'I'm worthless'

'I'm useless'

'I let everyone down'

'It's all my fault'

'I'm not normal like others'

'Everyone's laughing behind my back'

'I'm just a bad person'

'Nothing ever works out for me'

Negative core-beliefs

With Low Self-Esteem, it feels justified to hold these beliefs and it wouldn't make sense to see it a different way - you would have to be 'ignoring the facts'.


It may feel selfish to not think these things, like you are not taking responsibility for yourself. They feel like undeniable facts that you have seen throughout your life - but the reality is they are opinions that can be changed.

Unachievable Values and Rules

Low self-esteem feels unpleasant, so you may have adapted to living with it by forming rules and values to avoid these feelings.


You are most likely unaware of these rules and values as they were formed years ago, but they influence everything you do without you knowing.

Some examples are:

'I must try harder'

'I must never let others down'

'I can never be late'

'Mistakes mean I'm being lazy and not trying'

'I need to fit in and stop being so weird'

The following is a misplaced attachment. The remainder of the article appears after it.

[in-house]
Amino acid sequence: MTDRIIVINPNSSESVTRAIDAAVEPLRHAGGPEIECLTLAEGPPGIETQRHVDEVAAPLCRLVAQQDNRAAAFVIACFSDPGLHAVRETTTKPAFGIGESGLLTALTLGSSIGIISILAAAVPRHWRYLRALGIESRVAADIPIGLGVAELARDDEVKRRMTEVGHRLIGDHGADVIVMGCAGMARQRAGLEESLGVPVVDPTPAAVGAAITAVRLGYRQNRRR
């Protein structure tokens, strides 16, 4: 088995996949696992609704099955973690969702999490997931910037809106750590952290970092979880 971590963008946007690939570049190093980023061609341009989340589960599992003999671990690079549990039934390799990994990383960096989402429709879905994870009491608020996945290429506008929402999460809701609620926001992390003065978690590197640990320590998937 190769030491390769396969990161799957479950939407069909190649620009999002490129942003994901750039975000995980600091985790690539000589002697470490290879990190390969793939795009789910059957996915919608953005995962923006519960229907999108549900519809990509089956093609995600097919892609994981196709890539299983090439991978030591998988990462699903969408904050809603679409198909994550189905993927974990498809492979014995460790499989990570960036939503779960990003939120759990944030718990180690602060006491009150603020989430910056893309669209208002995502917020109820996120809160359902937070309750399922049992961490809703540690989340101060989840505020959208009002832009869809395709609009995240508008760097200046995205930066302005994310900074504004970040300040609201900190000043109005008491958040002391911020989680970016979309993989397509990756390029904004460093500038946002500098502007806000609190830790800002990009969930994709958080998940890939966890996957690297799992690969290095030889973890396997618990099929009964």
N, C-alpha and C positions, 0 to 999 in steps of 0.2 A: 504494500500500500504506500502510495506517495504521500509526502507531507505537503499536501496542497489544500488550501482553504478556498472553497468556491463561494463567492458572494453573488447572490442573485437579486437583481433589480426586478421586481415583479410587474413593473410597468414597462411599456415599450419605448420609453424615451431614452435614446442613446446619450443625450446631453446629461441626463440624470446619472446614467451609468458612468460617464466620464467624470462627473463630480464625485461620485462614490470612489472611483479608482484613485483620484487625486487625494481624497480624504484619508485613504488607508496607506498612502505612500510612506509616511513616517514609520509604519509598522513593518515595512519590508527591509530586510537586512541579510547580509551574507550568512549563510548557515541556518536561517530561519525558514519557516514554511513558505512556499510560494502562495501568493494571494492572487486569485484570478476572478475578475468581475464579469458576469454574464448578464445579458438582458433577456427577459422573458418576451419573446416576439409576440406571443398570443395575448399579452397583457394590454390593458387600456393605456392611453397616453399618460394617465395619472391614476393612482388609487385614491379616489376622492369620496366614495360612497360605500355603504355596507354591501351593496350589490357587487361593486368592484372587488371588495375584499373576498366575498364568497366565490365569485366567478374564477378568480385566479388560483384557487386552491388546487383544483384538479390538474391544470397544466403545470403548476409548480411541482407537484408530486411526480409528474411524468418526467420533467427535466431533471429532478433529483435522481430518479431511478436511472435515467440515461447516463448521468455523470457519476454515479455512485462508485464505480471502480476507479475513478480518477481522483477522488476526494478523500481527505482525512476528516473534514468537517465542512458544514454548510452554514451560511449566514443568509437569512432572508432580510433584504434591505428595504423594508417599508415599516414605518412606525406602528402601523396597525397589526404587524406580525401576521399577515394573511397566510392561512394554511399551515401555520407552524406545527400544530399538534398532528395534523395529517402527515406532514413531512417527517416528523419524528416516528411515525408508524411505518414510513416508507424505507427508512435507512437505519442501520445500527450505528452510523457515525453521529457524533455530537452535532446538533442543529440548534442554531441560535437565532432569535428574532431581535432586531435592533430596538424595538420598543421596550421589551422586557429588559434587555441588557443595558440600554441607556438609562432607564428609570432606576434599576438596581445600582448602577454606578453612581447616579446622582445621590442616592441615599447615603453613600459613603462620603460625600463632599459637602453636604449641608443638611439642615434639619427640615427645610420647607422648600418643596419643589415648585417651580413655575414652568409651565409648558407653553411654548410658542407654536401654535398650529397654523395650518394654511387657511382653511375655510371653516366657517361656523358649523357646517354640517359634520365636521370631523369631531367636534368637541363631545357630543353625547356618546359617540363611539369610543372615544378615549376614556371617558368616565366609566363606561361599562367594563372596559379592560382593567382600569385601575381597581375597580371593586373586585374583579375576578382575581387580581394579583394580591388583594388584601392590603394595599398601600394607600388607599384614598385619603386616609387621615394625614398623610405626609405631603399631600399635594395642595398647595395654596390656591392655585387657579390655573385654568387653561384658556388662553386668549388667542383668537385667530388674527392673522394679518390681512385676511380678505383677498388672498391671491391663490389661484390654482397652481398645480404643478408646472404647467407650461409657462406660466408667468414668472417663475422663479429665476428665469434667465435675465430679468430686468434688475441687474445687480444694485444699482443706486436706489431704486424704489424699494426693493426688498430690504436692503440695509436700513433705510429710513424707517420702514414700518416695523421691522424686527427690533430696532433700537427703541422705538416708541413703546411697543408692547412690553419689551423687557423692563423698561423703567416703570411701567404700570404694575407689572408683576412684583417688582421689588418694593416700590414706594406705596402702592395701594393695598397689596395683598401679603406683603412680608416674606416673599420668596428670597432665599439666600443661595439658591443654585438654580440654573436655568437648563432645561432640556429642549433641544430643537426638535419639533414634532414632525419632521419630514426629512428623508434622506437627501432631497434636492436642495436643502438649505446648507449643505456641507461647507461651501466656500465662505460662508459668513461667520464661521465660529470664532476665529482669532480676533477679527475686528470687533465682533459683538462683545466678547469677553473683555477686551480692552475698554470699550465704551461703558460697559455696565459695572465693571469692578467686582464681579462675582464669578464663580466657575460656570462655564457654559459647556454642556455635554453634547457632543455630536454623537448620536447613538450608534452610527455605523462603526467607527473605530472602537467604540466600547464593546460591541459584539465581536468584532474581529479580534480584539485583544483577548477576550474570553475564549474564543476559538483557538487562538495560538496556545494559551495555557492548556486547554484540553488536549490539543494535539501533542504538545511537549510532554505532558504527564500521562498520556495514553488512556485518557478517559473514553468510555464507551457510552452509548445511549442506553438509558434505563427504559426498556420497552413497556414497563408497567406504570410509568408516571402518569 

'I can't be weak'

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The problem with these rules and values is they are often too strict or unrealistic to achieve - When you don't achieve them, it can make you feel even more 'useless' or 'worthless', confirming your negative self-beliefs - this creates a vicious cycle.

You may end up exhausted trying to stay on top of your rules and eventually avoid any situations that trigger them.

Cognitive bias

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When you fear negative judgments and feeling like you don't fit in, you are constantly on the lookout for signs of these things. You are trying to pre-empt situations that might end up badly, so you can take a different approach or avoid them.

However, this means you may misinterpret what is really happening and miss other information - you are looking at life through 'the lens of low self-esteem', also known as a 'cognitive bias', or making assumptions.


Every situation becomes about how you will be judged negatively, look like a fool, or be exposed as an incapable or bad person.